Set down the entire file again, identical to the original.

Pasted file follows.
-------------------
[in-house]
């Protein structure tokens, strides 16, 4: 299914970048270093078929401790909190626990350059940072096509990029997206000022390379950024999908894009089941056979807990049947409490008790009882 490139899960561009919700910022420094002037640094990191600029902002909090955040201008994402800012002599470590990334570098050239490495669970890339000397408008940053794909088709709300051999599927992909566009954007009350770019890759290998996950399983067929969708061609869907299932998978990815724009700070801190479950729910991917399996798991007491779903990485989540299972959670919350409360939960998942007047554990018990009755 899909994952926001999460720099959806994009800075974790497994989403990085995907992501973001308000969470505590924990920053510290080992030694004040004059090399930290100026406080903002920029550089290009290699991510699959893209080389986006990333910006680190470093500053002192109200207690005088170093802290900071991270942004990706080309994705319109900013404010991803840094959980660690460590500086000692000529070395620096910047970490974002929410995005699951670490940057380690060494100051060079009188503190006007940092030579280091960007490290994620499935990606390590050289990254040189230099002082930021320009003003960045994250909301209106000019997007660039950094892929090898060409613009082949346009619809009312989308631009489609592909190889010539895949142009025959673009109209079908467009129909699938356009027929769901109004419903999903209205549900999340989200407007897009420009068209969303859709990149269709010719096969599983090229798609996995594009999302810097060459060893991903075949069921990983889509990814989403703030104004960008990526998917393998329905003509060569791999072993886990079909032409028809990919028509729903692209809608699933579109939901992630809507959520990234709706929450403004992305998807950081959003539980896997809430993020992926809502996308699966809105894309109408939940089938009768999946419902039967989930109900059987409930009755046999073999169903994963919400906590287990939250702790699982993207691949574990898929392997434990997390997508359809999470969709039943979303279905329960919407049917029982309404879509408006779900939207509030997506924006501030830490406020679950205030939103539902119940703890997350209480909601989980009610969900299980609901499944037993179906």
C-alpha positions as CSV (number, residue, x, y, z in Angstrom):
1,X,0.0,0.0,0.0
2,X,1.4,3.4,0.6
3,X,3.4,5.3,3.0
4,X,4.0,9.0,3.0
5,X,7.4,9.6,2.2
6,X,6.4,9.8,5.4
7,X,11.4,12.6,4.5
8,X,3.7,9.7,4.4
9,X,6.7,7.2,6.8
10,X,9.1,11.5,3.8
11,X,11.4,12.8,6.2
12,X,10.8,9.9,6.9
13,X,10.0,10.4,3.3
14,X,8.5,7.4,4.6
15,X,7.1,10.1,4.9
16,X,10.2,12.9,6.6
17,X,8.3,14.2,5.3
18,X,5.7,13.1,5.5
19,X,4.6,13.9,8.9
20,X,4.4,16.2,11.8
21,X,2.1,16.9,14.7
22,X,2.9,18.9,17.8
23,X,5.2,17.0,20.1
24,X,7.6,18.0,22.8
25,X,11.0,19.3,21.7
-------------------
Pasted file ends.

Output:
[in-house]
């Protein structure tokens, strides 16, 4: 299914970048270093078929401790909190626990350059940072096509990029997206000022390379950024999908894009089941056979807990049947409490008790009882 490139899960561009919700910022420094002037640094990191600029902002909090955040201008994402800012002599470590990334570098050239490495669970890339000397408008940053794909088709709300051999599927992909566009954007009350770019890759290998996950399983067929969708061609869907299932998978990815724009700070801190479950729910991917399996798991007491779903990485989540299972959670919350409360939960998942007047554990018990009755 899909994952926001999460720099959806994009800075974790497994989403990085995907992501973001308000969470505590924990920053510290080992030694004040004059090399930290100026406080903002920029550089290009290699991510699959893209080389986006990333910006680190470093500053002192109200207690005088170093802290900071991270942004990706080309994705319109900013404010991803840094959980660690460590500086000692000529070395620096910047970490974002929410995005699951670490940057380690060494100051060079009188503190006007940092030579280091960007490290994620499935990606390590050289990254040189230099002082930021320009003003960045994250909301209106000019997007660039950094892929090898060409613009082949346009619809009312989308631009489609592909190889010539895949142009025959673009109209079908467009129909699938356009027929769901109004419903999903209205549900999340989200407007897009420009068209969303859709990149269709010719096969599983090229798609996995594009999302810097060459060893991903075949069921990983889509990814989403703030104004960008990526998917393998329905003509060569791999072993886990079909032409028809990919028509729903692209809608699933579109939901992630809507959520990234709706929450403004992305998807950081959003539980896997809430993020992926809502996308699966809105894309109408939940089938009768999946419902039967989930109900059987409930009755046999073999169903994963919400906590287990939250702790699982993207691949574990898929392997434990997390997508359809999470969709039943979303279905329960919407049917029982309404879509408006779900939207509030997506924006501030830490406020679950205030939103539902119940703890997350209480909601989980009610969900299980609901499944037993179906």
C-alpha positions as CSV (number, residue, x, y, z in Angstrom):
1,X,0.0,0.0,0.0
2,X,1.4,3.4,0.6
3,X,3.4,5.3,3.0
4,X,4.0,9.0,3.0
5,X,7.4,9.6,2.2
6,X,6.4,9.8,5.4
7,X,11.4,12.6,4.5
8,X,3.7,9.7,4.4
9,X,6.7,7.2,6.8
10,X,9.1,11.5,3.8
11,X,11.4,12.8,6.2
12,X,10.8,9.9,6.9
13,X,10.0,10.4,3.3
14,X,8.5,7.4,4.6
15,X,7.1,10.1,4.9
16,X,10.2,12.9,6.6
17,X,8.3,14.2,5.3
18,X,5.7,13.1,5.5
19,X,4.6,13.9,8.9
20,X,4.4,16.2,11.8
21,X,2.1,16.9,14.7
22,X,2.9,18.9,17.8
23,X,5.2,17.0,20.1
24,X,7.6,18.0,22.8
25,X,11.0,19.3,21.7